I had never wanted it
Called for it, never even
Sought for it, never, never, never.

But before, long before
I had noticed how
My whole being became
Encased by another
Still I did not want it,
Call for it, or even seek it.

I had never wanted it
Desire I did not, could not,
Seek, searching like many do
For love, lust, the flesh.

But soon, all too soon,
It devoured me
I could not think nor sleep for it
Overwhelmed my waking thoughts
And lay heavy on my dreams.

I had thought that love
If I were to feel it
Would be a light wondrous thing
Full of joy, a happiness I had been
Forbidden to touch.

But love is sick and love is greedy
Love is cruel and hurtful
It turns my blood to acid
Destructive and vengeful.

It is not so much that I want
So that the one I love can be mine,
No, I cannot touch it
I had never wanted it, only that
I want it to be gone.

I wish I could be as I was
And not buried under this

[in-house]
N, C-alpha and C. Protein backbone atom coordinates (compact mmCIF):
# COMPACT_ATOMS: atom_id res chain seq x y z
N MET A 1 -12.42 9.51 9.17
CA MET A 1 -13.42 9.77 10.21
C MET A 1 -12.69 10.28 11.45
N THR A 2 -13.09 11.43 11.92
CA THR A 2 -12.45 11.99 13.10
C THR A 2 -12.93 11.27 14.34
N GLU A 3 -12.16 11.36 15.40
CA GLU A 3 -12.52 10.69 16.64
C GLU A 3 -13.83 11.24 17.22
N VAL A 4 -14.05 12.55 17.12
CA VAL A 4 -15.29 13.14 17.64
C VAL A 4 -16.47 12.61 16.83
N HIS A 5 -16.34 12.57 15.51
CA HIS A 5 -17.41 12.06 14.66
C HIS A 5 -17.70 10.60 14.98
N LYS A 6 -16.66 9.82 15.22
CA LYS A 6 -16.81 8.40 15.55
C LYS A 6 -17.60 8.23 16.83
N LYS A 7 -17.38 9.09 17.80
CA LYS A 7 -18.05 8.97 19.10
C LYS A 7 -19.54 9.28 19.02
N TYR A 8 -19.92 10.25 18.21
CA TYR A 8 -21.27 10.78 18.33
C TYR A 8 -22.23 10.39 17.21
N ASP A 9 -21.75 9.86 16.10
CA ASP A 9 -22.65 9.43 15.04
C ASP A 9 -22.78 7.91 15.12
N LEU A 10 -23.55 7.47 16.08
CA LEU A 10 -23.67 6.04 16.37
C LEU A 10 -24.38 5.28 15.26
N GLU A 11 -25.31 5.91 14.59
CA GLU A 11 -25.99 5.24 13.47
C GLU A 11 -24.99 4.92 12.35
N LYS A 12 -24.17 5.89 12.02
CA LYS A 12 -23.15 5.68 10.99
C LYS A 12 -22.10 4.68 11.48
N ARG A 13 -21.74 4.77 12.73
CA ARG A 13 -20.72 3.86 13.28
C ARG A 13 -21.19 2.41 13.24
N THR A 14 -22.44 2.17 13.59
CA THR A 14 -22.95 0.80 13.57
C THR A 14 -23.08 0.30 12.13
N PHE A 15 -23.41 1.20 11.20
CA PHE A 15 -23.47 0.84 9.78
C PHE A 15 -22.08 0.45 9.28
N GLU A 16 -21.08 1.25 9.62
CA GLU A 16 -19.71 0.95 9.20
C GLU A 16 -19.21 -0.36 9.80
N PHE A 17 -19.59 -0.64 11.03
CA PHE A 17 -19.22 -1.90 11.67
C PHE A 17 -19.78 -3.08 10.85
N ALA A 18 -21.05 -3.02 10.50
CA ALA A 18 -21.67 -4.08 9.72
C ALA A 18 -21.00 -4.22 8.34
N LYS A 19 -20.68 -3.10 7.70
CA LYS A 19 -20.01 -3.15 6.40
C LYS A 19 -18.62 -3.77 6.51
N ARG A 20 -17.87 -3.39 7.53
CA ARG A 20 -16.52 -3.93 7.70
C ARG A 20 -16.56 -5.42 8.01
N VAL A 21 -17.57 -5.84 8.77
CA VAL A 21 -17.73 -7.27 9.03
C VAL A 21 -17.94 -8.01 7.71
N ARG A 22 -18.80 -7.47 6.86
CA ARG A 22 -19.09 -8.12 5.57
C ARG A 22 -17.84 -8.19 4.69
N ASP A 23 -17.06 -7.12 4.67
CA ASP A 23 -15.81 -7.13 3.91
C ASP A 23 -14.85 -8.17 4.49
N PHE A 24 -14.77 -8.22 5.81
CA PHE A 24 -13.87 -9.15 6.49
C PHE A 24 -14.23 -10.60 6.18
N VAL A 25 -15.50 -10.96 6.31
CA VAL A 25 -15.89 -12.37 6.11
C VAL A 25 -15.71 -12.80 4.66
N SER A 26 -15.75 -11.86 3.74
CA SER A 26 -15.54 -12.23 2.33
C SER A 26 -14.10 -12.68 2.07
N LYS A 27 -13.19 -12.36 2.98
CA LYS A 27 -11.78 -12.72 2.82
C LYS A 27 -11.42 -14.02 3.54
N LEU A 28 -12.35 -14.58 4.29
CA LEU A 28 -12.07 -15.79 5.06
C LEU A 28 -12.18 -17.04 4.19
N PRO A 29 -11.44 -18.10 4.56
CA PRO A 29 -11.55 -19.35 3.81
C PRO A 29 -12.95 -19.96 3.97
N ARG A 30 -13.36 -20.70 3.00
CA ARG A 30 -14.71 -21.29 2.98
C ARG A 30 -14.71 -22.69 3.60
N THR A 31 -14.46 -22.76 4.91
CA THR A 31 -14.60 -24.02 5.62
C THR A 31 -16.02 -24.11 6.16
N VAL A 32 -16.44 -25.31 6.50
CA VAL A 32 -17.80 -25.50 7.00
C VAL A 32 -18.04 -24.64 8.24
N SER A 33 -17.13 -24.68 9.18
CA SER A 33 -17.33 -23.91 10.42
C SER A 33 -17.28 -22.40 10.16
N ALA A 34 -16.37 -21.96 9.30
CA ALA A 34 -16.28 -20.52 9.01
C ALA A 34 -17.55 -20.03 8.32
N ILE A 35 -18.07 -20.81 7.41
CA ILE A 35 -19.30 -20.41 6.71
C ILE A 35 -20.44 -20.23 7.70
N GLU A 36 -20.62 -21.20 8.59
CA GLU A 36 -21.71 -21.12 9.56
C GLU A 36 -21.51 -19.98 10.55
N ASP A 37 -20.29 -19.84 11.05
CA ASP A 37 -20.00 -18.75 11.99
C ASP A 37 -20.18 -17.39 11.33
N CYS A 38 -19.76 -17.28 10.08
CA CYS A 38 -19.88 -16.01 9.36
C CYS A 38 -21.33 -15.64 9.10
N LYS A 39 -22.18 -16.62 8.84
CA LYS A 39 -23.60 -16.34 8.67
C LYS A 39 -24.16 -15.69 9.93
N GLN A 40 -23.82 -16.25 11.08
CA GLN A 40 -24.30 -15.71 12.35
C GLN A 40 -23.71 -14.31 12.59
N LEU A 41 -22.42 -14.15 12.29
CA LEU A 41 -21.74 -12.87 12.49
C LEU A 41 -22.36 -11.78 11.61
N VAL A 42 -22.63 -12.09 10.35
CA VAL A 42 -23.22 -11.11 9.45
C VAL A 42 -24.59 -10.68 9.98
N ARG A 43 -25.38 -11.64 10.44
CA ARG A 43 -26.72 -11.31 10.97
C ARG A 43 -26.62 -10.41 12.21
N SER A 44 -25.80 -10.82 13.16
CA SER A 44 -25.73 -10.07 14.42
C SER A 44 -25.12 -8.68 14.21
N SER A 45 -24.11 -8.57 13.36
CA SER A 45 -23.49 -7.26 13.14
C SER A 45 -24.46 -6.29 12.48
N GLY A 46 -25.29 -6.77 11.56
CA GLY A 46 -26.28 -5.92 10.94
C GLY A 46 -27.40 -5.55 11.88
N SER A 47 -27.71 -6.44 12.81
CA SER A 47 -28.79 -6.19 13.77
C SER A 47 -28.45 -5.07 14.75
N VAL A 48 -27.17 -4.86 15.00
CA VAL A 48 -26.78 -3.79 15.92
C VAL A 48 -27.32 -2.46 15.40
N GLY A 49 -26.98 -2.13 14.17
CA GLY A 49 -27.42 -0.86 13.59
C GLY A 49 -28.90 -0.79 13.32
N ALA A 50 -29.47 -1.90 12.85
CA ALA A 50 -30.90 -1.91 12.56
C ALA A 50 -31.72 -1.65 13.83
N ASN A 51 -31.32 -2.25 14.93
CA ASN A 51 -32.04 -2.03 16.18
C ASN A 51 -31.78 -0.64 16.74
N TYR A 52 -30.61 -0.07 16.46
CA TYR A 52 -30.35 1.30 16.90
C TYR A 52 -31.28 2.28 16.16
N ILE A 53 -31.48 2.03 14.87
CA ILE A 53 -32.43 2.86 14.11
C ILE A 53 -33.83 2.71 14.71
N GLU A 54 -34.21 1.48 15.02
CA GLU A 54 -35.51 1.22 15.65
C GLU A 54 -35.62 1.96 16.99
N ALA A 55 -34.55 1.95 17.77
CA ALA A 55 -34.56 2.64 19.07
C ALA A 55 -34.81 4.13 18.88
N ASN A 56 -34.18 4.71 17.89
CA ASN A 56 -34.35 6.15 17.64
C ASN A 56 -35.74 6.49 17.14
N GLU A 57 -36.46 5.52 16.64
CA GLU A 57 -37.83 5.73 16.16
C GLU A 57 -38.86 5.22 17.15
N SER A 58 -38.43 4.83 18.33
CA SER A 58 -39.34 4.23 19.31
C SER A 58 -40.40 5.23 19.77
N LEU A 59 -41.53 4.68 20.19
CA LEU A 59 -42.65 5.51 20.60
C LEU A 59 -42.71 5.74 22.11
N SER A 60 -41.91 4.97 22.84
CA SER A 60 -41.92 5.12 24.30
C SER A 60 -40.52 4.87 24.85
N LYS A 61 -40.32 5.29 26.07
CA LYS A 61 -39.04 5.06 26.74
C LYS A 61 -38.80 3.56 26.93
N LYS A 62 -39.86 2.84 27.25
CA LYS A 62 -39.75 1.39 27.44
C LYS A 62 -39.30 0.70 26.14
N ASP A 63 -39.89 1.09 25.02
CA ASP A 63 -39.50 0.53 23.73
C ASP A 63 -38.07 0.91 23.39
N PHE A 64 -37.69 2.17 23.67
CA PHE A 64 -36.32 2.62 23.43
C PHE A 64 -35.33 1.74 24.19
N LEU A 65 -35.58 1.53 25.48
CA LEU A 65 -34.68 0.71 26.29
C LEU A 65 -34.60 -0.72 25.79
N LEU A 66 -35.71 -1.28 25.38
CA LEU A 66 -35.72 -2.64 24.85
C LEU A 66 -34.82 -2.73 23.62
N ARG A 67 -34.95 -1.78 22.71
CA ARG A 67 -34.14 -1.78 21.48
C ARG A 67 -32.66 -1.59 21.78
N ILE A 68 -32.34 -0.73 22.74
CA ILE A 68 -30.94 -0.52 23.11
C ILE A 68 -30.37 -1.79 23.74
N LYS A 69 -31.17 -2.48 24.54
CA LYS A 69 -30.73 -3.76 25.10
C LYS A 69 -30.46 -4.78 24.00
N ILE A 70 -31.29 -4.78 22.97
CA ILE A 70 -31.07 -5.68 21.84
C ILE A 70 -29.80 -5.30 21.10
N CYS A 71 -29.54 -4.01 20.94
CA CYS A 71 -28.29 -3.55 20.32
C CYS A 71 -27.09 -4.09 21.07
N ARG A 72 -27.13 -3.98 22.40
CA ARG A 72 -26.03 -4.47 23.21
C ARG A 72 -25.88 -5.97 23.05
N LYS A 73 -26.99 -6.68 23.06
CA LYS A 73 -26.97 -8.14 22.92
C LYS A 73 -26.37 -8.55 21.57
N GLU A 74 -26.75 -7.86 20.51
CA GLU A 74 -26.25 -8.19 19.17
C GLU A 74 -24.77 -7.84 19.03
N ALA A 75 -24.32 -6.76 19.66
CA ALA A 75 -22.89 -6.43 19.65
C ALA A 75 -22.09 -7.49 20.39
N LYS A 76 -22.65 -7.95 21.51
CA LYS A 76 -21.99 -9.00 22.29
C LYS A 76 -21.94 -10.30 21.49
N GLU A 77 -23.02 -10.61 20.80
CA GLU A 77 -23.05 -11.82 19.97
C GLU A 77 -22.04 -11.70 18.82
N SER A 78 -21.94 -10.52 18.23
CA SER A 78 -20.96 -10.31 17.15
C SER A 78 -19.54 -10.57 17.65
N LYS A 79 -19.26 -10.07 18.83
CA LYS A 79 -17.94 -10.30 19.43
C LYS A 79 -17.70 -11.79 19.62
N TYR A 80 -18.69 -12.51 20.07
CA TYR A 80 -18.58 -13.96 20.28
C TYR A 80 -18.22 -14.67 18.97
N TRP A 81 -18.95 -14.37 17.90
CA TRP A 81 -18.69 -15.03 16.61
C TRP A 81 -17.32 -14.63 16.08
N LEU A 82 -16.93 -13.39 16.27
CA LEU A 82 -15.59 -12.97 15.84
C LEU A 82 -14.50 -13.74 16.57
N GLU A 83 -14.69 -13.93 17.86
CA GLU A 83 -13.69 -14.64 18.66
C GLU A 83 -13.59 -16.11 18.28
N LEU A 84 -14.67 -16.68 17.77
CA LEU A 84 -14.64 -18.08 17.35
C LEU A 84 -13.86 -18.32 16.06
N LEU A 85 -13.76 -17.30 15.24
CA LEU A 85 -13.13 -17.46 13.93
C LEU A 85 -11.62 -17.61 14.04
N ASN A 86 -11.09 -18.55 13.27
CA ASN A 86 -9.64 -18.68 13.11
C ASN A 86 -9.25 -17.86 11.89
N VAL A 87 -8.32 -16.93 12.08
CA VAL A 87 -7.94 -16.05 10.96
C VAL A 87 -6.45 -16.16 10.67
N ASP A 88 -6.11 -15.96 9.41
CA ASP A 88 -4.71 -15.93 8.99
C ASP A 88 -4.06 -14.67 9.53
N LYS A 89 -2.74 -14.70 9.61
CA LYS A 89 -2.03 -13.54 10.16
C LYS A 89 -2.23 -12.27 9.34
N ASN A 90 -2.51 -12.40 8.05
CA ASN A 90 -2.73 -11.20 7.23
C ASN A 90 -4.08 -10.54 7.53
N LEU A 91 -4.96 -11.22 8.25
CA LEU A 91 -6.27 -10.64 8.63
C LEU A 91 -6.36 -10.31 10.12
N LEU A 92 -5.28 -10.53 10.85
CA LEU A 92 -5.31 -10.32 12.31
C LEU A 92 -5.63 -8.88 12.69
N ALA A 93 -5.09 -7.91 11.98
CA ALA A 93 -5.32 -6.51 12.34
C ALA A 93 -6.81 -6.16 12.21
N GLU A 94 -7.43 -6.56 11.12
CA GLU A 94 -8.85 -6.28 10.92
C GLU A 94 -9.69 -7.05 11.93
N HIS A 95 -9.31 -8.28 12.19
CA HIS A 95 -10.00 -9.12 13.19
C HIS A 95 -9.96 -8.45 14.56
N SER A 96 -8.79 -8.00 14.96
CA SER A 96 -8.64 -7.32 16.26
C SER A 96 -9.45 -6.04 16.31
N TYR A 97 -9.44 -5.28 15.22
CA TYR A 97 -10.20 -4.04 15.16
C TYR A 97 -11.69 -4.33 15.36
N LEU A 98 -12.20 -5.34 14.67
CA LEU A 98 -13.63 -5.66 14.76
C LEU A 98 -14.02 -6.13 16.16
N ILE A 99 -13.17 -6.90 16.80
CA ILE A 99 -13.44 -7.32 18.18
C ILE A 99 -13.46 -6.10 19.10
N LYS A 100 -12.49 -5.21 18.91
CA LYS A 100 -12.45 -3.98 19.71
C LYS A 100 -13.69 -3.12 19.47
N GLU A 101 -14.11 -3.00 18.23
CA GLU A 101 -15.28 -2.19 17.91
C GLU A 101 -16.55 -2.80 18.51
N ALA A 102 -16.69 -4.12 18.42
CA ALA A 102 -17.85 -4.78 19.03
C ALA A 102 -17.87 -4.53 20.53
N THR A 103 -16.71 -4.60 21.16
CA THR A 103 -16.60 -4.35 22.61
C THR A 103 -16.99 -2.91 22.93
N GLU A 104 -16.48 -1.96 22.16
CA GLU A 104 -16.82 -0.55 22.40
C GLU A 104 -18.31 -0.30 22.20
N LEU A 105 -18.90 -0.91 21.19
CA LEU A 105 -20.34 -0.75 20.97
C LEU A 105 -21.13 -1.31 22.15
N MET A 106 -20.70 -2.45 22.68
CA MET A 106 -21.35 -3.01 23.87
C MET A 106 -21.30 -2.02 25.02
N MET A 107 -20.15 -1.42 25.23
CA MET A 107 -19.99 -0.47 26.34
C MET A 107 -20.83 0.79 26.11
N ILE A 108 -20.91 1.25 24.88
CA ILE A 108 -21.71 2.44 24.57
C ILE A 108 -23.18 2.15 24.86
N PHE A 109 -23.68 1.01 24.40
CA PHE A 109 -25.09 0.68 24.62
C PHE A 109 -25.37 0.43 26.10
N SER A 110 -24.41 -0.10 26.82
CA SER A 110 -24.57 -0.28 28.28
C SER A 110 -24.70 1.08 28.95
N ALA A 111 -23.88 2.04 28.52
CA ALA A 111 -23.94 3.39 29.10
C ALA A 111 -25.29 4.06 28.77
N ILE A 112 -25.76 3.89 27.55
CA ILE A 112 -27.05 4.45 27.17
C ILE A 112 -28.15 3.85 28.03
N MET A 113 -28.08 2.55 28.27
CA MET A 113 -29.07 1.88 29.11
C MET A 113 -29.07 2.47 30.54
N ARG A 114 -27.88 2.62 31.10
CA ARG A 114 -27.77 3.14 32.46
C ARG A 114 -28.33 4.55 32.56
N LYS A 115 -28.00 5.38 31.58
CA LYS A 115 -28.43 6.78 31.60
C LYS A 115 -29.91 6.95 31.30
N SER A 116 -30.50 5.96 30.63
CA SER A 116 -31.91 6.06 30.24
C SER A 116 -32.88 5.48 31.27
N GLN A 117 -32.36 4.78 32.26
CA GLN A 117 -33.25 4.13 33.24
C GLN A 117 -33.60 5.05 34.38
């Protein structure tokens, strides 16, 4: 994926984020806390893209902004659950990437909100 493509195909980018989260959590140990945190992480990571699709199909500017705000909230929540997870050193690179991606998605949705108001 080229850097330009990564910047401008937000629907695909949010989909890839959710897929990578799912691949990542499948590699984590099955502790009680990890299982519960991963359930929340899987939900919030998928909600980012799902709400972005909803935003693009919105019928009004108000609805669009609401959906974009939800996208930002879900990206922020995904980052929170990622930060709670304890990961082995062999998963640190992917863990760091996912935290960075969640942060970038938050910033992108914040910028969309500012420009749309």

Curse. These thoughts are not mine
My blood broils
I can think of nothing but my loss
Of perfect absolution.

I became shrouded under her spell
I was myself no longer
Under her eyes
I became her
I wanted her, because I could not have her
And I want her, still
If only my beating heart could
I would rise above all things
Yes, her, and leave her there,
There where she belongs.

But my body is fettered
Anchored to this earth
And as long as she walks it
I am under this dreadful curse.


~This poem forms part of the character exploration for the protagonist in my next novel, a clergyman who falls in love with his female lodger with disastrous consequences. The title and character is taken from Jane Eyre – the pious St John Rivers – who gives up the flesh in order to seek his own martyrdom – “his glorious sun hastens to its setting.”~